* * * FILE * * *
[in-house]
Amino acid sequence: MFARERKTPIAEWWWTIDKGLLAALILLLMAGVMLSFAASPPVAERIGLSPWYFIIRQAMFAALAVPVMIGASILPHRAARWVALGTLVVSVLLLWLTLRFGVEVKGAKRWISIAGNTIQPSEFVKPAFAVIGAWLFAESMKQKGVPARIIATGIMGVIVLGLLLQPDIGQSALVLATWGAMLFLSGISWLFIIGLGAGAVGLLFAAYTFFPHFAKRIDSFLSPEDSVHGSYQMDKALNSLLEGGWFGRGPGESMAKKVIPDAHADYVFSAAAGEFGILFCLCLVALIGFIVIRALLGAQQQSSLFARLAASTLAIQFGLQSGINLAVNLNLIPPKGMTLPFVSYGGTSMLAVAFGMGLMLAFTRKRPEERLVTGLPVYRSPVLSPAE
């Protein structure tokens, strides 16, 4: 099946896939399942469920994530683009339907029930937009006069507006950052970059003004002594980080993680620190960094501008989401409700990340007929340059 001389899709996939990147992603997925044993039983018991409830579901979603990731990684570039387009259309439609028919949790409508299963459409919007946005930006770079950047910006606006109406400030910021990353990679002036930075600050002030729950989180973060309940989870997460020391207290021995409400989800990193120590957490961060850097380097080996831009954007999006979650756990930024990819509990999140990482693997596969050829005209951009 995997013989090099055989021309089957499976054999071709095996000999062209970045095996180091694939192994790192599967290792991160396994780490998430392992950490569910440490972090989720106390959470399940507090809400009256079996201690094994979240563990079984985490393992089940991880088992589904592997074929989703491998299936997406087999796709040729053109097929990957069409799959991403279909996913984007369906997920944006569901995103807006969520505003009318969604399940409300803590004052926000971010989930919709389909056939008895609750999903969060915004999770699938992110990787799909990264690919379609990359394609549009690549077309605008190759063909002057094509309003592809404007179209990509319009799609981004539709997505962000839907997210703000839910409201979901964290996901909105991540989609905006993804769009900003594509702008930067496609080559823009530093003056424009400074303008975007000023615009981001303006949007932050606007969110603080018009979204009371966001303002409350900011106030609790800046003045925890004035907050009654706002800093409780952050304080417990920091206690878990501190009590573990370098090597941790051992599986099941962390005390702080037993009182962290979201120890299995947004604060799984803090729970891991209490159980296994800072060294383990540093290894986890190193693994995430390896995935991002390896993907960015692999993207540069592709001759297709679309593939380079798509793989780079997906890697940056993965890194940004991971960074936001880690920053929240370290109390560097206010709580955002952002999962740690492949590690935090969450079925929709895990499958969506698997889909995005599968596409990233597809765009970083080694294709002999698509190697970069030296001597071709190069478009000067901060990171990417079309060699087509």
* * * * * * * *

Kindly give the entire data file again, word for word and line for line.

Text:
[in-house]
Amino acid sequence: MFARERKTPIAEWWWTIDKGLLAALILLLMAGVMLSFAASPPVAERIGLSPWYFIIRQAMFAALAVPVMIGASILPHRAARWVALGTLVVSVLLLWLTLRFGVEVKGAKRWISIAGNTIQPSEFVKPAFAVIGAWLFAESMKQKGVPARIIATGIMGVIVLGLLLQPDIGQSALVLATWGAMLFLSGISWLFIIGLGAGAVGLLFAAYTFFPHFAKRIDSFLSPEDSVHGSYQMDKALNSLLEGGWFGRGPGESMAKKVIPDAHADYVFSAAAGEFGILFCLCLVALIGFIVIRALLGAQQQSSLFARLAASTLAIQFGLQSGINLAVNLNLIPPKGMTLPFVSYGGTSMLAVAFGMGLMLAFTRKRPEERLVTGLPVYRSPVLSPAE
């Protein structure tokens, strides 16, 4: 099946896939399942469920994530683009339907029930937009006069507006950052970059003004002594980080993680620190960094501008989401409700990340007929340059 001389899709996939990147992603997925044993039983018991409830579901979603990731990684570039387009259309439609028919949790409508299963459409919007946005930006770079950047910006606006109406400030910021990353990679002036930075600050002030729950989180973060309940989870997460020391207290021995409400989800990193120590957490961060850097380097080996831009954007999006979650756990930024990819509990999140990482693997596969050829005209951009 995997013989090099055989021309089957499976054999071709095996000999062209970045095996180091694939192994790192599967290792991160396994780490998430392992950490569910440490972090989720106390959470399940507090809400009256079996201690094994979240563990079984985490393992089940991880088992589904592997074929989703491998299936997406087999796709040729053109097929990957069409799959991403279909996913984007369906997920944006569901995103807006969520505003009318969604399940409300803590004052926000971010989930919709389909056939008895609750999903969060915004999770699938992110990787799909990264690919379609990359394609549009690549077309605008190759063909002057094509309003592809404007179209990509319009799609981004539709997505962000839907997210703000839910409201979901964290996901909105991540989609905006993804769009900003594509702008930067496609080559823009530093003056424009400074303008975007000023615009981001303006949007932050606007969110603080018009979204009371966001303002409350900011106030609790800046003045925890004035907050009654706002800093409780952050304080417990920091206690878990501190009590573990370098090597941790051992599986099941962390005390702080037993009182962290979201120890299995947004604060799984803090729970891991209490159980296994800072060294383990540093290894986890190193693994995430390896995935991002390896993907960015692999993207540069592709001759297709679309593939380079798509793989780079997906890697940056993965890194940004991971960074936001880690920053929240370290109390560097206010709580955002952002999962740690492949590690935090969450079925929709895990499958969506698997889909995005599968596409990233597809765009970083080694294709002999698509190697970069030296001597071709190069478009000067901060990171990417079309060699087509």